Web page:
On the Bus by Mireya S. Vela

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emtpy school bus showing older green seats

Most Memorable: May 2018

I like riding in the back of the bus. This seat has the benefit of a corner. I can sit, lean to one side, and fall asleep.

The bus is nearly empty. I wrap my arms around my backpack and press my items close to my pregnant belly. I doze off.

I’m asleep for 20 minutes—the distance between my college and the junior college closer to my home. When I open my eyes, there is a man seated next to me. The bus is full, and standing students crowd the aisles.

This is always the case at this time. It is worse when it rains; sweaty bodies and wet sweaters accost the senses. The scent reminds me of wet dogs.

I blink and look around. I resettle my bulk and close my eyes again.

I’m visibly pregnant. But I’m scrawny from months of vomiting. I’m 20 pounds lighter than I should be. I’m wearing tights under a beige baby doll dress and brown Mary Jane’s. My hair is pulled back in a ponytail. I’m blatantly aware I look like a kid, even though I’m 21.

When I open my eyes again, I find that the man next to me has pulled out a switchblade. He’s caressing the end of the blade with his finger as he talks to me or to himself or to the bus.

“Fucking pedophile,” he says. “Fucking looking at little girls. I’m going to gut him if he looks at you again.”

I look at the man he’s referring to. He’s a kid—maybe 18- or 19-years-old. He is looking at me. A lot of men do. It isn’t because I’m pretty. Even with my eyes closed they can see into me. They can tell I’ve been abused. They don’t know it. But they want to know how much and for how long. They want to know how “good” I am or how my flavor changes when I’m vulnerable with fear or humiliation. He sees me and revels in the power of his maleness.

I’m thinking, Please don’t look at me. Please don’t look at me.

“He just has to look at you one more time, and I’ll kill him,” says the man next to me.

I want to tell him I’m not a little girl. He continues to mutter, and the kid continues to throw sideways glances my way.

Can’t he see the blade?

The kid gets off before I do. When we arrive at my stop, I stand up unsteadily and navigate my body down the steps and onto the sidewalk. The man with the blade rides the bus towards the station.


We are at the station waiting for the bus that will take us from Mexico to the United States. We’ve bought our tickets, and I’m counting on my aunt to put us on the right bus. My aunt is counting on me to keep her safe, even though I’m only 16. She’s in her fifties and prone to severe anxiety. Despite this, she bravely accompanies me. I gather our bags, drag them inside where it’s safer, and find her a place to sit.

“Wait here,” I say. “I’m going to see if I can spot our bus.”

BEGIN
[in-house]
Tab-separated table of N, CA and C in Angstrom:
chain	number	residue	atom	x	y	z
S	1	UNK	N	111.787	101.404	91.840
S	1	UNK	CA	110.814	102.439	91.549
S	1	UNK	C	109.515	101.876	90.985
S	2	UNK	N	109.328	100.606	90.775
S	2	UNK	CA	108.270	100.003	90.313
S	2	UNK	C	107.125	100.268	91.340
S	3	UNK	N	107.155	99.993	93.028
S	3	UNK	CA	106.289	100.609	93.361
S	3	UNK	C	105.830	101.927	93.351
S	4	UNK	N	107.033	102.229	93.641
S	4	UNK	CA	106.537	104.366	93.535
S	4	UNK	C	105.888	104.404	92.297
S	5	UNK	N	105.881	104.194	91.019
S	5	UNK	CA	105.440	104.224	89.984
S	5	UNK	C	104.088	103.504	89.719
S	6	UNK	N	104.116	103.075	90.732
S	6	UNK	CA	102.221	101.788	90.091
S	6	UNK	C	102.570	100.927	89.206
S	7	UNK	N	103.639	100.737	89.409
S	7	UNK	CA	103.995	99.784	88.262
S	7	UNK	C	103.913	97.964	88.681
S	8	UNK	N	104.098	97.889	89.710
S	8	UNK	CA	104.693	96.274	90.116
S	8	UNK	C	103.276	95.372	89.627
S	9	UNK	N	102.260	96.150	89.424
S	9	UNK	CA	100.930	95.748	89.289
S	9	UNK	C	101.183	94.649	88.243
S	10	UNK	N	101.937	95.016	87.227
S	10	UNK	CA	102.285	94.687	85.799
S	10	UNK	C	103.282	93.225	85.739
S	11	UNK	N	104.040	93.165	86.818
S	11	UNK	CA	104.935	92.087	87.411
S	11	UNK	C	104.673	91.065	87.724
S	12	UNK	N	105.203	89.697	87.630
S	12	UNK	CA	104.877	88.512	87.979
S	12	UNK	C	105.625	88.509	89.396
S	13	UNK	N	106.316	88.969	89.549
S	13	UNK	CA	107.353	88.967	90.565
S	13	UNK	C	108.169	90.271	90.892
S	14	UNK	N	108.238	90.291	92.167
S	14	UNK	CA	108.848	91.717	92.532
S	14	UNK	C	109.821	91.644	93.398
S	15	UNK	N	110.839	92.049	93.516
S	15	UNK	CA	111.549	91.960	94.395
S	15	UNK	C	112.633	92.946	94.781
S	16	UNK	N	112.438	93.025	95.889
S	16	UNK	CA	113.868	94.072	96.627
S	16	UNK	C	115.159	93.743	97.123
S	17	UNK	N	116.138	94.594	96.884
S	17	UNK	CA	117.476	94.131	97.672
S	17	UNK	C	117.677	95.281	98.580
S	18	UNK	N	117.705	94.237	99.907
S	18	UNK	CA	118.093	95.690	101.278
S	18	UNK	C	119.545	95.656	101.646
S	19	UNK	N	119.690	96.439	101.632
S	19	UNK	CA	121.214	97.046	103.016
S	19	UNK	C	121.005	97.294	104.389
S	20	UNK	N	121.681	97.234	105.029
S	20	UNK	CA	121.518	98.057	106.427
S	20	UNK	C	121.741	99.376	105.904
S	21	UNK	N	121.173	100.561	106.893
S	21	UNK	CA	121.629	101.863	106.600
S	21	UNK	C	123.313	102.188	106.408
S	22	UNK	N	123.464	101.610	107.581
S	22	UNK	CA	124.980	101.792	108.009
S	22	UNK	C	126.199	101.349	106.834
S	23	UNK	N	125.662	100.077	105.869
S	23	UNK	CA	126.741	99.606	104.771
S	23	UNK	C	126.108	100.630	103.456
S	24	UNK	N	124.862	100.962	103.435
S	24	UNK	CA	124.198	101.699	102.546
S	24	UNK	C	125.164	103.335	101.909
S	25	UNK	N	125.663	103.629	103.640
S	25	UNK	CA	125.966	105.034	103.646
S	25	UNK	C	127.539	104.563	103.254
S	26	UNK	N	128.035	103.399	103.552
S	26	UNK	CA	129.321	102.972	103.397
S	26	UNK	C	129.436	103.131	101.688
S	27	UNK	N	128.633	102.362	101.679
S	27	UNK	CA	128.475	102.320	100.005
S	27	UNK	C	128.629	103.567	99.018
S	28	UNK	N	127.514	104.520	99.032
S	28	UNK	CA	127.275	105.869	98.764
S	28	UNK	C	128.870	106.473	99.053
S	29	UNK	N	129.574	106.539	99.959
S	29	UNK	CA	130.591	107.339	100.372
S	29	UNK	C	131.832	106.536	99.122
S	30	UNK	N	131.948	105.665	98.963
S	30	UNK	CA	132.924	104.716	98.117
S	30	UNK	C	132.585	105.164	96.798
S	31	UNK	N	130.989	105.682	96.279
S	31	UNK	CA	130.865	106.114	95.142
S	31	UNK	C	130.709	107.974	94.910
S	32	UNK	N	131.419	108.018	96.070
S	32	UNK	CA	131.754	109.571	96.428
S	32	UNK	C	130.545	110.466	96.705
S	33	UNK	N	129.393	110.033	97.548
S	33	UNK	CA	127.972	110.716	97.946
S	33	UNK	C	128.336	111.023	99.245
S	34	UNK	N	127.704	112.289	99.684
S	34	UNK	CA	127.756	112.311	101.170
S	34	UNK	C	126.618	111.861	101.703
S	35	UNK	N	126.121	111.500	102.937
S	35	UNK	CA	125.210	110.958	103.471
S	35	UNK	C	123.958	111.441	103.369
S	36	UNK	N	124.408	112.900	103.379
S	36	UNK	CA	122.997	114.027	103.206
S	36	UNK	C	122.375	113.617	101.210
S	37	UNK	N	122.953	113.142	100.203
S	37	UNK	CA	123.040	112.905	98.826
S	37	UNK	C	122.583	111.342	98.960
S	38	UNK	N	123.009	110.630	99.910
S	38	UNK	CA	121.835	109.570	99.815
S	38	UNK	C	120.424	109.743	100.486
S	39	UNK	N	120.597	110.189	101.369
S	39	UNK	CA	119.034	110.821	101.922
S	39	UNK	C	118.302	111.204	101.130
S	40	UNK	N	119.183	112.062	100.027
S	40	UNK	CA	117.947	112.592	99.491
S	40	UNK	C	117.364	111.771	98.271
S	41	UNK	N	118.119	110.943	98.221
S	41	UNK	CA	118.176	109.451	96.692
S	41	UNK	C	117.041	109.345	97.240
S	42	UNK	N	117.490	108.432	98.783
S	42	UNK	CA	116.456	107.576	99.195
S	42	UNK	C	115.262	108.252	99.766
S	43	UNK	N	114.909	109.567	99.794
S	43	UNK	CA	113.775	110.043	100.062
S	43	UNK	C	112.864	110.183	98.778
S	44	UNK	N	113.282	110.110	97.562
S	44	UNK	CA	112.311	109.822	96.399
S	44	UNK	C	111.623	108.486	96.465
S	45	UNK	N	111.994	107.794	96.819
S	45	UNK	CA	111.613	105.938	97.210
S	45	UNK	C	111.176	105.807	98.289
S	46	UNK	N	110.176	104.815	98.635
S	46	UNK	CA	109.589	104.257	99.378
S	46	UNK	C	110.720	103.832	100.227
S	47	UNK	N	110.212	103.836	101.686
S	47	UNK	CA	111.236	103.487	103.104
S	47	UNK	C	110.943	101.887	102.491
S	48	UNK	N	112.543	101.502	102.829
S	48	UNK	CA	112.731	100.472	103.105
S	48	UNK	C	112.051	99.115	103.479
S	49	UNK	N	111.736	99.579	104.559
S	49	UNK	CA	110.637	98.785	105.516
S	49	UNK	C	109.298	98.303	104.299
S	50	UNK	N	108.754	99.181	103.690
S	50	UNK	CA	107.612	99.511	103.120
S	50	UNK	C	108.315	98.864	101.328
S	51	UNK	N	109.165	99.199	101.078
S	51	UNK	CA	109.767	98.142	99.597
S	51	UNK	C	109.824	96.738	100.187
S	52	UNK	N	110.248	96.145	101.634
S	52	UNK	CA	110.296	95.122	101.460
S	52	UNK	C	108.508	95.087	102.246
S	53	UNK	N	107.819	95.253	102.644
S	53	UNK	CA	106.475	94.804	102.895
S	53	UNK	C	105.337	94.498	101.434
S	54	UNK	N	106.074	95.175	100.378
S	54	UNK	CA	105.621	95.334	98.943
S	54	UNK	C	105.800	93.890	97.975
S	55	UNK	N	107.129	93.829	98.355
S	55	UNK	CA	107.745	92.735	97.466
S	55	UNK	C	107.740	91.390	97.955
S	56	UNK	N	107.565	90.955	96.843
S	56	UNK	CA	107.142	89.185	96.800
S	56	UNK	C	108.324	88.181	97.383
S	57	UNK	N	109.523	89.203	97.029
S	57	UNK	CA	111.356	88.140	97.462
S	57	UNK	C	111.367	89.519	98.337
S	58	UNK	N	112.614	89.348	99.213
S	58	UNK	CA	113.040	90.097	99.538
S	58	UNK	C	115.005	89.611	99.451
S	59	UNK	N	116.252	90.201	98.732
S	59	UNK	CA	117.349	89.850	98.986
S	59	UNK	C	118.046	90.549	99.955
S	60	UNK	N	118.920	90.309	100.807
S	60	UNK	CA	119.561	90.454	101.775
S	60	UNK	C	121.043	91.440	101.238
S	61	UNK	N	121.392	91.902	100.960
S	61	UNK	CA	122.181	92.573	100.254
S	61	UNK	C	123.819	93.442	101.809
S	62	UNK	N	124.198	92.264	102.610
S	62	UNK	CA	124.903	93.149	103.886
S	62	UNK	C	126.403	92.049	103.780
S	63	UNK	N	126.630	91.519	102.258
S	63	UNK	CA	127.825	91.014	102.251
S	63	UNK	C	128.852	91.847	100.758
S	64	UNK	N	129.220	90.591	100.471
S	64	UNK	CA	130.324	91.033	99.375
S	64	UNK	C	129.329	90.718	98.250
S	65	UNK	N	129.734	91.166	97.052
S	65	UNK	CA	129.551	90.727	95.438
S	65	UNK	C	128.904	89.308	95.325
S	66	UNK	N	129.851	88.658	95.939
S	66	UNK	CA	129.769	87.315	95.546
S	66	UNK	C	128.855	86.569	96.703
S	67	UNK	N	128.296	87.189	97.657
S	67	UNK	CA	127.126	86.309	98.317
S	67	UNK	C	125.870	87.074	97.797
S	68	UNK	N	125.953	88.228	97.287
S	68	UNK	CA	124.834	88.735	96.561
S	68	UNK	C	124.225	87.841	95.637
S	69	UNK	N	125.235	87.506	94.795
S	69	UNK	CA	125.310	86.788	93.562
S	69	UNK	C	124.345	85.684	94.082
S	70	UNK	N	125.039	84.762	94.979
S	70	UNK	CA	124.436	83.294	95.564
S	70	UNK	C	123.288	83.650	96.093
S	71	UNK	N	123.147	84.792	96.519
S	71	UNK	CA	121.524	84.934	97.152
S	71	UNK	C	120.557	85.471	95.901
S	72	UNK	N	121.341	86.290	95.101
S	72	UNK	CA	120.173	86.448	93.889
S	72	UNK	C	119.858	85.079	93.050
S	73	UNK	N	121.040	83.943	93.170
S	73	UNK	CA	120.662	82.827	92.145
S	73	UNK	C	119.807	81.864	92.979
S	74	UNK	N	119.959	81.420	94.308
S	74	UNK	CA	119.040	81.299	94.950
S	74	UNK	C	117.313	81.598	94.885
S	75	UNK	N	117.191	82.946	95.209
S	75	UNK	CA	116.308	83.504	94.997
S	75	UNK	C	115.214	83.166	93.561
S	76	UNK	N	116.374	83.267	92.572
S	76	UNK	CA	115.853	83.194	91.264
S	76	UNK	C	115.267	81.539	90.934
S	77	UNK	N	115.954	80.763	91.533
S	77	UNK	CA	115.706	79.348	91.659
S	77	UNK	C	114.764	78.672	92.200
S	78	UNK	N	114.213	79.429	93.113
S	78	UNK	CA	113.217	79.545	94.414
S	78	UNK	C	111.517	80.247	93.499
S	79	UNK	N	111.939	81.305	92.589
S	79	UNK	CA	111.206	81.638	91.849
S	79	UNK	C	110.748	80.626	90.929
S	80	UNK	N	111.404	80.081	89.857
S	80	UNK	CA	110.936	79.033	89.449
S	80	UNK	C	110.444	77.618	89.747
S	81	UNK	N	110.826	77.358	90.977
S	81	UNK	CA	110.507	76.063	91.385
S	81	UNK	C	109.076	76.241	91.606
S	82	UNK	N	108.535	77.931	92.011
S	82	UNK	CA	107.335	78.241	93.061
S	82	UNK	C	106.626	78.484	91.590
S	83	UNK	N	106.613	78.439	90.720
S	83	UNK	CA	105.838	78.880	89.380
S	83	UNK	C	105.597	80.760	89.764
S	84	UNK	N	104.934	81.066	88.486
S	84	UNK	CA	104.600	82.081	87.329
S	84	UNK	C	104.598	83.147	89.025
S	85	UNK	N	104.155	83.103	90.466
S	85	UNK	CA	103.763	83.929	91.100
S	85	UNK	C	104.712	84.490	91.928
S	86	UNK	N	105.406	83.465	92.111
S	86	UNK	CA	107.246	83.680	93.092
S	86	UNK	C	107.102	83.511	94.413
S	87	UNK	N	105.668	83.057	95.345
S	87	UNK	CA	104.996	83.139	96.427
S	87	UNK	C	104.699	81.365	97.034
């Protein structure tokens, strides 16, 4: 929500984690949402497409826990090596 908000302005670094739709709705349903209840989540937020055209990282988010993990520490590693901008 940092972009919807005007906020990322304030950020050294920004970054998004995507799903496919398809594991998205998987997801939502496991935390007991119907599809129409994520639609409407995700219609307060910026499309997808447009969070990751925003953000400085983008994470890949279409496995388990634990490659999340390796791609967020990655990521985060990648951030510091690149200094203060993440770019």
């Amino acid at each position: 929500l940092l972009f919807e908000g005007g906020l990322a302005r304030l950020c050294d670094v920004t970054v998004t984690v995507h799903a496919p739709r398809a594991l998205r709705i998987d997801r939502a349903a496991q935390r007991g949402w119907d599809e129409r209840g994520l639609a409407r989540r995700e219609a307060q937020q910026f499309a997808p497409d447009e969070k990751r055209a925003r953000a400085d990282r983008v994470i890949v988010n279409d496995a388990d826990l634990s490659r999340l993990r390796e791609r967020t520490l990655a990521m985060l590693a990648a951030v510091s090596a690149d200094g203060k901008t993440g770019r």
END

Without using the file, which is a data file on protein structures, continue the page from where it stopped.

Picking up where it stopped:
“Okay,” she says.

I walk back outside, leaving her protected, surrounded by a crowd of people. I push my way through to see which buses have arrived. I don’t see ours.

When I return to check on my aunt, a haggard man is seated next to her, leaning on her shoulder. She is shaking.

“What happened?” I ask. I glare at the man. He’s drunk.

My aunt trembles and shakes and pleads with her eyes.

“Did this asshole do something to you?”

“He leaned on me and his head slid down my chest,” she says, trying not to sob.

“I haven’t found our bus,” I say. I reach into my pocket.

We’ve been speaking in Spanish. The drunk man initially ignores my rant, as he struggles to stay upright. But I stare at him intently as I pull out my pocket knife. I open it, and hand it to my aunt.

“If this asshole leans on you again, stab the motherfucker.”

He starts a steady prayer, “No. No. No, no. No, no, nonononono.”

He lifts himself off the chair and staggers away.

I leave again to check on our bus. When I return, my aunt is cleaning under her nails with the knife.


I’m in third grade when my bus driver takes a special interest in me. I’d climb onto the bus in the morning, hoping he didn’t notice me. Then climb back off in the late afternoon, hoping for the same.

After school, I find a cracked green vinyl seat and sit for an hour—a car ride from school to my house would have taken five minutes. At my stop, as I exit, the bus driver throws an arm in front of me.

“Aren’t you going to say ‘Bye’ to me? Maybe you can say ‘Have a good evening.’”

I freeze. I’m eight, but I knew what this meant. The door is wide open. At the foot of the steps, my mom stands waiting. While the driver continues to tease me, she never speaks, never moves.

I mumble, “Good night.”

“I can’t hear you. Say it louder.”

I become flooded with my own timidity and my Spanish mouth, trying to say those English words. I glance at my mom, cross-armed and silent. Even from the top of the steps, I can sense her fear.

“Good night,” I say, louder.

“That’s good.”

I can feel him still watching me as I walk away.

With his eyes, he lifts my dress to see the stains in my underwear.


Mireya S. Vela is a creative nonfiction writer and researcher in Los Angeles. In her work, Vela addresses the needs of immigrant Mexican families and the disparities they face every day. She tackles issues of inequity and how ingrained societal systems support the (ongoing) injustice that contributes to continuing poverty and abuse. Ms. Vela received her bachelor’s degree in English from Whitter College—and will receive her master of fine arts from Antioch University in 2018.

STORY IMAGE CREDIT: Flickr Creative Commons/ThoseGuys119

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